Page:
7h | Alan Burkitt-Gray
The European Union is today publishing a plan to set targets for technologies from cloud and edge computing to chips and 5G.
The EU’s 2030 Digital Compass plans, according to widespread leaks, include 10,000 low-latency edge nodes by 2030, plus gigabit-scale 5G coverage of all urban areas by the same year.
It also wants the EU to make its first quantum computer by 2025 and to have a 20% share of high-end semiconductor chips by 2030.
The plan will be published today by Margrethe Vestager (pictured), VP of the European Commission, and Thierry Breton, who is the european commissioner for internal market — effectively the industry minister of the 27-nation EU.
The EU is particularly worried about data privacy. The leaked report says: “Today, data produced in Europe is generally stored and processed outside Europe, and its value is also extracted outside Europe.” Almost all data on EU citizens is managed by US companies, it notes.
“While businesses generating and exploiting data should retain free choice in this regard, this can bring risks in terms of cybersecurity, supply vulnerabilities, switching possibilities as well as unlawful access to data by third countries.”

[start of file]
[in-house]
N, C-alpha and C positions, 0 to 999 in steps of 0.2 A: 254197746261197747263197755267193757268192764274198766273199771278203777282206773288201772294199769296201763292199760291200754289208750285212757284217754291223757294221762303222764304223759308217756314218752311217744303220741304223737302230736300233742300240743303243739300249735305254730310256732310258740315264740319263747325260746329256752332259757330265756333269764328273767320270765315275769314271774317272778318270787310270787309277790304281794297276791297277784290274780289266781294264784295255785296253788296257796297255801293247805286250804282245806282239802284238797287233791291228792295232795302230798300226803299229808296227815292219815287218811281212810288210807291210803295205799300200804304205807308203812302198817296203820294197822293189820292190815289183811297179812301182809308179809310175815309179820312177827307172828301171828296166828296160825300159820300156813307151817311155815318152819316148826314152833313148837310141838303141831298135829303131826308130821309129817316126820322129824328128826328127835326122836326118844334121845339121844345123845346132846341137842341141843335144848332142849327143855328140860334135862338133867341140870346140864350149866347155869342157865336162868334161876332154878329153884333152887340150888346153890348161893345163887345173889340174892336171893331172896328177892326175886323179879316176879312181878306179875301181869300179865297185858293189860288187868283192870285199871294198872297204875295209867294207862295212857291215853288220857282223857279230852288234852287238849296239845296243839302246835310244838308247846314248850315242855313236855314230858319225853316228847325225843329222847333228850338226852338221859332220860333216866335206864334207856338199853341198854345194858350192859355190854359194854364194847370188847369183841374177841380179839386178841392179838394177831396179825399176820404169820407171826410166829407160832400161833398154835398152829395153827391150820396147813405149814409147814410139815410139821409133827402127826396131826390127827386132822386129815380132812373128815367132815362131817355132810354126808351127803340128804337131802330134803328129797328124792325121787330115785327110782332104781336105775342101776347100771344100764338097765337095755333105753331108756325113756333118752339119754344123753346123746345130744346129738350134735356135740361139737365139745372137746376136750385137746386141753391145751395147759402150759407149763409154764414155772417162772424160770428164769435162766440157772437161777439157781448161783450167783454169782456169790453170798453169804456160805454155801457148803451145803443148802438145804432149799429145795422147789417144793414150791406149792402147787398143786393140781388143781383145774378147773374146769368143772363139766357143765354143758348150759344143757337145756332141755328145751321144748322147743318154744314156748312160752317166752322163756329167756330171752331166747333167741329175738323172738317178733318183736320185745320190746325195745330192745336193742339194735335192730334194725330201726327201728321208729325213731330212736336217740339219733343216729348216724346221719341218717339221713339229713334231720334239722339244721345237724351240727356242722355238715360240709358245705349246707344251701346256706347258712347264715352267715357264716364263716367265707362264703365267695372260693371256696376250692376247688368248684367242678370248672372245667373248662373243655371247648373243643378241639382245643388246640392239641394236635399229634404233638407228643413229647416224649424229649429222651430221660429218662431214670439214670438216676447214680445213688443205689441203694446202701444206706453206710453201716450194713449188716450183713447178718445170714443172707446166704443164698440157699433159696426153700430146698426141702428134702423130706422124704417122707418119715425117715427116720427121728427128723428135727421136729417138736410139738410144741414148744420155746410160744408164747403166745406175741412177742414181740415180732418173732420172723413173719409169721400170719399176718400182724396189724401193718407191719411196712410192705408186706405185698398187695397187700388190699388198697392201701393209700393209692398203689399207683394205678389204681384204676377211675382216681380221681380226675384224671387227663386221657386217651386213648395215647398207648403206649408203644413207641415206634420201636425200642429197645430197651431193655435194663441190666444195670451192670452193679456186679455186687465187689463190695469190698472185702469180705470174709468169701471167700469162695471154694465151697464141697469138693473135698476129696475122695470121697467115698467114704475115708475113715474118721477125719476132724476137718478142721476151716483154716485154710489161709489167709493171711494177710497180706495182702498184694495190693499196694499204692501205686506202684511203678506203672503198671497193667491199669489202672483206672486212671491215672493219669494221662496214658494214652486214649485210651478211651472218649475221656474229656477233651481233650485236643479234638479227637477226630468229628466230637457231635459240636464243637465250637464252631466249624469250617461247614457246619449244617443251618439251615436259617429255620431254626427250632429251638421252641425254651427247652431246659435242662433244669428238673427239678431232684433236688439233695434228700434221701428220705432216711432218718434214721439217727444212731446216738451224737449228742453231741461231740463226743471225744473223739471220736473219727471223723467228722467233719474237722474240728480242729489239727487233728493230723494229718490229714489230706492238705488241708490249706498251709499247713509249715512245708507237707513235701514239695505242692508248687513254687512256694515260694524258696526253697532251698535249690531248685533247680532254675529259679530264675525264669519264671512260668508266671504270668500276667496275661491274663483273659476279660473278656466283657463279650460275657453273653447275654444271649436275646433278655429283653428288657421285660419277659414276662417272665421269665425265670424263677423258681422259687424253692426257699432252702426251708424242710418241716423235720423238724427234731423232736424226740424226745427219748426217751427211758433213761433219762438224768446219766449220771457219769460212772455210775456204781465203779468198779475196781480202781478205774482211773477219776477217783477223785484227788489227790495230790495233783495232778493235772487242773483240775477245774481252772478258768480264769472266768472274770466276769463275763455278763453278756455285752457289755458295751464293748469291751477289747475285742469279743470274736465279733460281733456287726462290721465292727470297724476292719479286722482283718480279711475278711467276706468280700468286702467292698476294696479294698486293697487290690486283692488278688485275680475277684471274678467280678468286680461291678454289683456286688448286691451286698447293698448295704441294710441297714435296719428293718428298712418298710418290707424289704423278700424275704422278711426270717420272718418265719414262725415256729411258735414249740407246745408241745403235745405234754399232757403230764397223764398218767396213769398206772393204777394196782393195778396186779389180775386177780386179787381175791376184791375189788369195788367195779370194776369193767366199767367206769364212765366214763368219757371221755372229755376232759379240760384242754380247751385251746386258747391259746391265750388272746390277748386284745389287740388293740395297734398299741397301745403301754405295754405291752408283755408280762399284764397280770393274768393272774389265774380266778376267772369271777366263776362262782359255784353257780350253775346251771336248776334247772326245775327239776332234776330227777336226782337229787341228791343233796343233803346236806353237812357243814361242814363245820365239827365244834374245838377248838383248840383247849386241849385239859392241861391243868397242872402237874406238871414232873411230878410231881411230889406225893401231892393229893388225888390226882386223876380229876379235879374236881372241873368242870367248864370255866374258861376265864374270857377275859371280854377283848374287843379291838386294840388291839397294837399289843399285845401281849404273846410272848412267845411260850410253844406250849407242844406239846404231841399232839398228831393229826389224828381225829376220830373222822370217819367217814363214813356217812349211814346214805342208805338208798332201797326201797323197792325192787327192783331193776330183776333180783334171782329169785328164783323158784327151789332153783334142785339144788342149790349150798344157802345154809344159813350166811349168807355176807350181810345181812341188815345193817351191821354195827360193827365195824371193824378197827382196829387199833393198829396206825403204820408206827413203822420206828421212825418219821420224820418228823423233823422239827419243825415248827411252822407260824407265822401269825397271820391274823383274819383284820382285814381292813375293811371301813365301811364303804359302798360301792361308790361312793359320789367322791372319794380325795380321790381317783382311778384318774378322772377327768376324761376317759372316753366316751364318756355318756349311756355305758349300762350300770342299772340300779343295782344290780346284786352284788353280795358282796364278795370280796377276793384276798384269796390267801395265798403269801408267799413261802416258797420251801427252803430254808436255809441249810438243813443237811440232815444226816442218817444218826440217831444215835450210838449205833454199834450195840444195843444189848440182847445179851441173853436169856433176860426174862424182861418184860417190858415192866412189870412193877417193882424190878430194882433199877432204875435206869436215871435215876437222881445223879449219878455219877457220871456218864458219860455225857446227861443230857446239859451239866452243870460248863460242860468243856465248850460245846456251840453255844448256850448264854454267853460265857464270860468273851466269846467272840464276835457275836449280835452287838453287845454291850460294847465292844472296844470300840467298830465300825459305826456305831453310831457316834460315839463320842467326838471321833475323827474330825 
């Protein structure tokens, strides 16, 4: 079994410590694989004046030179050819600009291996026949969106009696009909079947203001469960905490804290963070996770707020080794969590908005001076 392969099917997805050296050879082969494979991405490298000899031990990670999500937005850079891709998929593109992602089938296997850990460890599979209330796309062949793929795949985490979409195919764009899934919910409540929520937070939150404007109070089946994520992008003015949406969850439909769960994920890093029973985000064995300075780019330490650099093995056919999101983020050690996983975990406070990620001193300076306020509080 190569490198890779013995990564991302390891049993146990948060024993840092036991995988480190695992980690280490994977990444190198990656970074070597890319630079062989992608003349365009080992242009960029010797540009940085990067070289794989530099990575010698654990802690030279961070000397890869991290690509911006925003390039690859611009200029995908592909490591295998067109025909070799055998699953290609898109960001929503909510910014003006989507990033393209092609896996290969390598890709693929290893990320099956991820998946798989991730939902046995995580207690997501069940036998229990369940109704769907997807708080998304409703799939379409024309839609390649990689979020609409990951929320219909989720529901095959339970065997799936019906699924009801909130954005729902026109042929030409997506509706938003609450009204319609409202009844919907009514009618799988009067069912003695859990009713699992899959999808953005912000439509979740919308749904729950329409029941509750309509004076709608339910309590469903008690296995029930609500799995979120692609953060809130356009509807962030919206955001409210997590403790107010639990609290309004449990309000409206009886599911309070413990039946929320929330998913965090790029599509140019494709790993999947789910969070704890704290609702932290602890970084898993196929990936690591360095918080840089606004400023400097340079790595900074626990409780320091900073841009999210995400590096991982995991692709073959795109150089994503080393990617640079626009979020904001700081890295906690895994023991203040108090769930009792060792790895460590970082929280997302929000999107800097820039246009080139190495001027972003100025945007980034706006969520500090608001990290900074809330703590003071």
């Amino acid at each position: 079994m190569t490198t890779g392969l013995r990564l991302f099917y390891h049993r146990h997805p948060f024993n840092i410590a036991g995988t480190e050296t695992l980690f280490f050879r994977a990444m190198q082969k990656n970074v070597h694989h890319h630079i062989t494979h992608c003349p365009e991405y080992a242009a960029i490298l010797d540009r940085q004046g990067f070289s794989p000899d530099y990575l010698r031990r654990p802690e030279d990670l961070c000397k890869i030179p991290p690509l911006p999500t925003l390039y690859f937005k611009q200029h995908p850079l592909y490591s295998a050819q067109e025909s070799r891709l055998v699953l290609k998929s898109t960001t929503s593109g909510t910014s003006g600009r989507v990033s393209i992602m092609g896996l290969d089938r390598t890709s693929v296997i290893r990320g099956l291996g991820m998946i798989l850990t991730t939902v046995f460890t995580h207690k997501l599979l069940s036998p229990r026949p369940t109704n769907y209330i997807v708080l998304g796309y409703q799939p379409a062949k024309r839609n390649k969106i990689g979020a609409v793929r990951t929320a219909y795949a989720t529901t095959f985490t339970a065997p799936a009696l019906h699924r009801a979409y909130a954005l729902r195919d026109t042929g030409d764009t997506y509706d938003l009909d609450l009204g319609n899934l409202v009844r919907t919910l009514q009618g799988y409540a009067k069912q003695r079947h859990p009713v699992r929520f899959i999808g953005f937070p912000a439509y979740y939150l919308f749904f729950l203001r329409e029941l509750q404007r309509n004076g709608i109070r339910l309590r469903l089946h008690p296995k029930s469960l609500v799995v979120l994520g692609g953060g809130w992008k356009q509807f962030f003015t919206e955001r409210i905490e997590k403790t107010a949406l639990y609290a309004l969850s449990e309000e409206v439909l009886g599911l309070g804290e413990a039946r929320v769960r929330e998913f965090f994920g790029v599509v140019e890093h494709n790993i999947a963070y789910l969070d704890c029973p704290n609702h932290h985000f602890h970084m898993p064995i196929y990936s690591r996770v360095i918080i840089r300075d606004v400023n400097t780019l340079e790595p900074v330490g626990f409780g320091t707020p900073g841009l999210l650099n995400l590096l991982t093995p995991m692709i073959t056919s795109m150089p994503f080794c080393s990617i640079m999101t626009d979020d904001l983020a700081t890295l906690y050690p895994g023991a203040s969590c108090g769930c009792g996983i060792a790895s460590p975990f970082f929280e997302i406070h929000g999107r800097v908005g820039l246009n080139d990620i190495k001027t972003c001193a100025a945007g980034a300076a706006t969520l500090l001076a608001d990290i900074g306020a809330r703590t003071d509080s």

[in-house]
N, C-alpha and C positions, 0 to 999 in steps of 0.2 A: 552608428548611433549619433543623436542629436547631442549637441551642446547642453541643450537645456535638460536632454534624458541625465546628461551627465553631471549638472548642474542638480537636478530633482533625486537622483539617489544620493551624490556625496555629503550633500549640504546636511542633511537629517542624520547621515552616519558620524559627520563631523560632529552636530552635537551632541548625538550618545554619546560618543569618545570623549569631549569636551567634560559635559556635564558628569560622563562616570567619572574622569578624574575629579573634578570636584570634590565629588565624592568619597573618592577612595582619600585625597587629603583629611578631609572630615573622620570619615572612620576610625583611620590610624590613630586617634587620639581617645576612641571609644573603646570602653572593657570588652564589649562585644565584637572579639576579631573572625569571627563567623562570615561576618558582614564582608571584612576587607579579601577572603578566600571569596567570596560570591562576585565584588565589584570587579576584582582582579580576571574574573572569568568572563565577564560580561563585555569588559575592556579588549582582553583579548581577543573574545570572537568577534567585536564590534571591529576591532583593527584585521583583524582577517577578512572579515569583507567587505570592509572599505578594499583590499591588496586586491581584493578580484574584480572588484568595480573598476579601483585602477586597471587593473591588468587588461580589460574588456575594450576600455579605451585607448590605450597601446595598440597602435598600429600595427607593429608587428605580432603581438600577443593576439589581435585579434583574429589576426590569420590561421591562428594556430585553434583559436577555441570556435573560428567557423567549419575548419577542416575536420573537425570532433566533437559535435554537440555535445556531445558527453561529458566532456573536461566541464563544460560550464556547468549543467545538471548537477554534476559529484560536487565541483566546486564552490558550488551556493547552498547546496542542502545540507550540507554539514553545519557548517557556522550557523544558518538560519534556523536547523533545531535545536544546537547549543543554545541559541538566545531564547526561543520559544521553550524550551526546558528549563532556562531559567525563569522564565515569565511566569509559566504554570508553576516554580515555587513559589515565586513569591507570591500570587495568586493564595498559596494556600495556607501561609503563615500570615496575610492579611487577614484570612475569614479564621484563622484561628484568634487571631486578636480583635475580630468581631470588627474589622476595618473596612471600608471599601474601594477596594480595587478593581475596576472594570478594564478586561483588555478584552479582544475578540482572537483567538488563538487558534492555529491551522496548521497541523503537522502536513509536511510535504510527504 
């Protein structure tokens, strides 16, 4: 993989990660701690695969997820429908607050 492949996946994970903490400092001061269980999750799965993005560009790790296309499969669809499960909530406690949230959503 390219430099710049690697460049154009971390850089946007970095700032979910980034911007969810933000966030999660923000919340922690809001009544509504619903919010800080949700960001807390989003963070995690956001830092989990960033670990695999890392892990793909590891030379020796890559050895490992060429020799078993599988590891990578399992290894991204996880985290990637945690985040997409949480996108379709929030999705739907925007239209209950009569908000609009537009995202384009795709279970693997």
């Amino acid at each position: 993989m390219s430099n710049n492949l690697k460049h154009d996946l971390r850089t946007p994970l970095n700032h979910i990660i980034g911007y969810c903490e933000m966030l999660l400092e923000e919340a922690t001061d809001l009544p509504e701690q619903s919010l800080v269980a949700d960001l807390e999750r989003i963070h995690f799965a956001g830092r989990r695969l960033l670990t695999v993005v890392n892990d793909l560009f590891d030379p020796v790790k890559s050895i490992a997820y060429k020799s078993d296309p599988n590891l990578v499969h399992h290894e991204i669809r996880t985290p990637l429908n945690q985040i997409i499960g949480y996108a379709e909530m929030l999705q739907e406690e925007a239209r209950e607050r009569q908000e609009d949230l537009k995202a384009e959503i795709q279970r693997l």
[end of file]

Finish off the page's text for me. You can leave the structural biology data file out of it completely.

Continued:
The European Commission report wants data moved to the edge, held in, according to one report, 10,000 edge nodes, and “distributed in a way that will guarantee access to data services with low latency (few milliseconds) wherever businesses are located”.
It is also worried about chip manufacture, noting: “There are important gaps, notably in state-of-the-art fabrication technologies and in chip design, exposing Europe to a number of vulnerabilities.”
According to Reuters, “it is our proposed level of ambition that by 2030 the production of cutting-edge and sustainable semiconductors in Europe including processors is at least 20% of world production in value”.
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